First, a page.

Fiction Reboot Tuesday: Writing that Novel

 Q: So, I hear you are writing a novel.
A: Yeah, it’s a loooong story.

As jokes go, it’s not fantastic. However, it does seem to ring true. The novel is a long piece of sustained fiction–very different from the short story or even the play/screen play. In addition, for most authors,the story of their first novel is a long one, fraught with all the usual conundrums of writing but coupled with the attendant scorn of “Sure you are–everybody’s writing a novel.”

Not long ago, one of my students approached me about this very subject. He had written poetry for years, and had recently made a foray into fiction. His question was straightforward enough, but I confess it is one of those I’d rather not have to answer. “How do you write a novel?”

There are answers a-plenty, ranging from esoteric to sophistical, pithy to the book-length. But I can’t say that any of them are particularly good at explaining what amounts to ongoing experiential learning. Its a problem of input-output. You can read all the books in the world on flying a plane, but if you haven’t logged the hours in test flight, you really don’t know what you’re up against. So, unfortunately, my answer to questions like this tend to sound painfully uninteresting and almost unhelpful. How do you write a novel? You write one, that’s how. But in the spirit of helpfulness, perhaps a humorous illustration…

WRITING A NOVEL in 20 EASY STEPS

  1. Write that novel
  2. Have reader explain that minutia and historical realism do not make up for action. Note: Realize that Tolstoy’s War and Peace is not a good beginners model.
  3. Revise novel. Add lots of ACTION and SUSPENSE and EXCLAMATION POINTS.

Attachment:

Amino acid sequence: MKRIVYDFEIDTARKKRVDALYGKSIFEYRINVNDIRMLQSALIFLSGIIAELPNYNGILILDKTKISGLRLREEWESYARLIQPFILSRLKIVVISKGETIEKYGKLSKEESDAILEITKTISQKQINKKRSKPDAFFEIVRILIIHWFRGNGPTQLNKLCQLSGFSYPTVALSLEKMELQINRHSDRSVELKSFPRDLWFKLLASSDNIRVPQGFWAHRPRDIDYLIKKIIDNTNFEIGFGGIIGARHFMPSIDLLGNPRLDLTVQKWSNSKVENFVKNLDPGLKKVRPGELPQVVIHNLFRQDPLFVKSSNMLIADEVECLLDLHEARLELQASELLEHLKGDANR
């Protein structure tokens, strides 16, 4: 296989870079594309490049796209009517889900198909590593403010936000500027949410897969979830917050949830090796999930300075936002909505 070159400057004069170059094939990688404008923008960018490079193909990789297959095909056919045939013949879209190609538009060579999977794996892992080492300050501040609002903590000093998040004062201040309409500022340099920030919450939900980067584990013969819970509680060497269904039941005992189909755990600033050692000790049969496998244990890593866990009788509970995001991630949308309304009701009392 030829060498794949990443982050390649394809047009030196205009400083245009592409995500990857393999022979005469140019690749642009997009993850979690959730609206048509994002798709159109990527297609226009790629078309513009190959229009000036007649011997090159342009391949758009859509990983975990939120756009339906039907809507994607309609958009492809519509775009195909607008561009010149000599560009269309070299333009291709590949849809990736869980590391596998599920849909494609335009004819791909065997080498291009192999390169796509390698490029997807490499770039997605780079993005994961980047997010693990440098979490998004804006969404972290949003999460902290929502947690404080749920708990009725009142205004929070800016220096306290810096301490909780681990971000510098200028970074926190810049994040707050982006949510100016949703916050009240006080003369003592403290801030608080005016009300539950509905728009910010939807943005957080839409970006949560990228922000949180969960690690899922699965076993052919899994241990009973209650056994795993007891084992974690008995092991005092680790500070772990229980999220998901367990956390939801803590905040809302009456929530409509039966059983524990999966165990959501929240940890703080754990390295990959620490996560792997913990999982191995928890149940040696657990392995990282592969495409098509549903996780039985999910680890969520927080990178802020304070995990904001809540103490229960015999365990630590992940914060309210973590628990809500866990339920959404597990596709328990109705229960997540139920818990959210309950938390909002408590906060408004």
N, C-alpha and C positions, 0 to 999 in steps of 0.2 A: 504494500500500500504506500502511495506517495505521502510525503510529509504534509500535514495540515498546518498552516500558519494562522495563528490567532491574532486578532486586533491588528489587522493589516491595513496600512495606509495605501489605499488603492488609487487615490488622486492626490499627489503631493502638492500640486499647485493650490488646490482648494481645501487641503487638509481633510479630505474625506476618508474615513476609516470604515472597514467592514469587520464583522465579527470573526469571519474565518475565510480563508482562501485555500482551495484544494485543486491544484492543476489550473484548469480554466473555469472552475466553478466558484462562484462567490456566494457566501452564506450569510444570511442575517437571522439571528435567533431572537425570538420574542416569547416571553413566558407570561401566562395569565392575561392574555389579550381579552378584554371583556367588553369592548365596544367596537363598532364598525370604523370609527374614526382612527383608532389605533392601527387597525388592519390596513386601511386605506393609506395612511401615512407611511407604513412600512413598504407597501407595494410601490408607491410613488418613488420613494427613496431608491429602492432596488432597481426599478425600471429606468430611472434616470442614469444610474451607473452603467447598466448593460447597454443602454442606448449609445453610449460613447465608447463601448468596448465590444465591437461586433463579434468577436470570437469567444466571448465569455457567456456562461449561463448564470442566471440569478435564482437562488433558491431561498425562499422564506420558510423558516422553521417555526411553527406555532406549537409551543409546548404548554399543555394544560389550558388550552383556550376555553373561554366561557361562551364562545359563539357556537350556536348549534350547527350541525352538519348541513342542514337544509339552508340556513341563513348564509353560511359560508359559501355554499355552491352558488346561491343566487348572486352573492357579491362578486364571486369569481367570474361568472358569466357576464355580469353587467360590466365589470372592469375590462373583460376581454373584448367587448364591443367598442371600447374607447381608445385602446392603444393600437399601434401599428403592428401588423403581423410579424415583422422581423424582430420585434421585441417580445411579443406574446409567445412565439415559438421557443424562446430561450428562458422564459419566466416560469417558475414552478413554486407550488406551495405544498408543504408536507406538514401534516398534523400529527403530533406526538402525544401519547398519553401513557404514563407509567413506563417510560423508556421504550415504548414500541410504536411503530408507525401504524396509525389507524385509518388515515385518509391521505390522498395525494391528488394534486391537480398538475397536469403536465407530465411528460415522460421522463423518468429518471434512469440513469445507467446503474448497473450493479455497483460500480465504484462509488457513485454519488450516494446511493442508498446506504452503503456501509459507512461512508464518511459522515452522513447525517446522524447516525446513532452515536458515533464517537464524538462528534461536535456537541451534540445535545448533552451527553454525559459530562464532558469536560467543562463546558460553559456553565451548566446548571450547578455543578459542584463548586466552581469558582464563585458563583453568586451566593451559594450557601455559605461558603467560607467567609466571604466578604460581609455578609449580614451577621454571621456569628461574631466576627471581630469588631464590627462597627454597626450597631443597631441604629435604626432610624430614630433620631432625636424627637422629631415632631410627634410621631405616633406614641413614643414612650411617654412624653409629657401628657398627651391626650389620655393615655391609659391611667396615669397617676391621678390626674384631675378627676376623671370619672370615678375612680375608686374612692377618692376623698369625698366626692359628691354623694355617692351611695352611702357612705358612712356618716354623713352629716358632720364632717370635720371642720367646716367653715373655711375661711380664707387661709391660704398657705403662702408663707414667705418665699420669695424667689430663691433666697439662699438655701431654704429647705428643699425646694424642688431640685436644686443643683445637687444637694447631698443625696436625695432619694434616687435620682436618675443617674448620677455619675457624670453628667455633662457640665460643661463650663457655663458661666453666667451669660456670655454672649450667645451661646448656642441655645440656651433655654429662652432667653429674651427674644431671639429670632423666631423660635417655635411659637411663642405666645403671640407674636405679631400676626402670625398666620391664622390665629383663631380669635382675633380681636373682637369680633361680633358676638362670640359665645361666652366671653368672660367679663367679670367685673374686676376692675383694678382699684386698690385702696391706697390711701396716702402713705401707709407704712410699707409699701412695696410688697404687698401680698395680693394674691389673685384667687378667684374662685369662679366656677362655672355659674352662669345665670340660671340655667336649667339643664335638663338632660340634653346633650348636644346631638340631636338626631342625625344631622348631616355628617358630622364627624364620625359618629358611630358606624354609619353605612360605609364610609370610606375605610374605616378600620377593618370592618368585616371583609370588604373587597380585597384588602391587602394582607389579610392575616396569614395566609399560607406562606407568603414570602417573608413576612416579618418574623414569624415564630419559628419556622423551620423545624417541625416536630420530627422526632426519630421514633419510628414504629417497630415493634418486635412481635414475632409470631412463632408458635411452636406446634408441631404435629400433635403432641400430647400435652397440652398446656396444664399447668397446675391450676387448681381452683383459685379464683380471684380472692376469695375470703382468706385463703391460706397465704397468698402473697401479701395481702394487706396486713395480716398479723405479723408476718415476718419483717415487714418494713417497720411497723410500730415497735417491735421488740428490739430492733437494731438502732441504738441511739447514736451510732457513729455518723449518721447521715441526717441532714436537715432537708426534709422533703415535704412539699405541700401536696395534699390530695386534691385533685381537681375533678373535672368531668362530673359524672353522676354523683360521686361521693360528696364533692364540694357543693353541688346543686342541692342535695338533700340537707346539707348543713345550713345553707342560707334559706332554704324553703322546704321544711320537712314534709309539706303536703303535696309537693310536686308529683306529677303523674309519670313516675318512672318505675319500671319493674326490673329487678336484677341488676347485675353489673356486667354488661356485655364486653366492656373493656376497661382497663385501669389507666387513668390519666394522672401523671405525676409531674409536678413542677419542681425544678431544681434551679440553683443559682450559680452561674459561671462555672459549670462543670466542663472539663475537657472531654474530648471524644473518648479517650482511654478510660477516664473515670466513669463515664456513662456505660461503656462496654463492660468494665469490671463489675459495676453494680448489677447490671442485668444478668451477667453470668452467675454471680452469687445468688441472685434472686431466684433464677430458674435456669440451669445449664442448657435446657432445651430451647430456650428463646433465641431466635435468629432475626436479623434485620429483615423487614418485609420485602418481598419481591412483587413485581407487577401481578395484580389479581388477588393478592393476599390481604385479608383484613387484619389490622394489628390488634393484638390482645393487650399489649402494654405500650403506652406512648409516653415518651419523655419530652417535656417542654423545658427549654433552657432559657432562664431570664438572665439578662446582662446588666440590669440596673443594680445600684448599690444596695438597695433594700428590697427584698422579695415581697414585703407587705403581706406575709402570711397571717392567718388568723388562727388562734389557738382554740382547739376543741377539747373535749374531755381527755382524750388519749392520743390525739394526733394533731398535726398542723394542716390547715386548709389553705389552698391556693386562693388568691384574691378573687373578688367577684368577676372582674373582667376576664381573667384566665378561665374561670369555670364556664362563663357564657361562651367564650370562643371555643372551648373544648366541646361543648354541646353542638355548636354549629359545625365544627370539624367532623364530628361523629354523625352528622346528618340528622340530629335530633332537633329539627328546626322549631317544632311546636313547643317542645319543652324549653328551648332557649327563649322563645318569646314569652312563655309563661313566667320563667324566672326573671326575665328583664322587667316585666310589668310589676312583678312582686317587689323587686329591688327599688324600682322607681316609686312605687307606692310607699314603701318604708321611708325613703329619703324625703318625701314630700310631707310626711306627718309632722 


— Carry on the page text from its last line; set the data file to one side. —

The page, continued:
4. Have reader explain that action does not make up for plot. Note: Die Hard III also not a good model.
  5. Scrap novel, apologize for hitting reader in nose. Write new novel with plot.
  6. Notice that plot mimics storyline of Lost, Jersey Shore or The Godfather.
  7. Drink too much.
  8. Take Aspirin. Revise novel.
  9. Realize that, as with children and pets, loving your characters a lot will not make them interesting to other people.
  10. Revise novel
  11. Revise novel
  12.  (Celebrate fourteen holidays, get married, get re-married, run for office…)
  13. Revise novel
  14. Complete draft and select new reader. While waiting to hear from reader, re-read book. Decide that it’s awful and think about committimg various crimes (mostly arson).
  15. Hear back from reader that draft does not suck. Realize that not-sucking is not greatness.
  16. Re-think audience and pitch. Revisit what makes opening lines and scenes interesting. Begin to see the way other people see.
  17. Get writer’s block. Get tired. Decide if you look at it one more time you with burn your house down. Start six new writing projects instead of–
  18. Revising novel. All the time. In your head.
  19. Have conversation with not-real characters about where things are going (a sign you are nearly there)
  20. Send to readers, and finally–send out to agents.

—Who will ask you to revise the novel.

And you will. Because they are usually right. So hang in there, novel writers! It’s a journey more than a destination, anyway.

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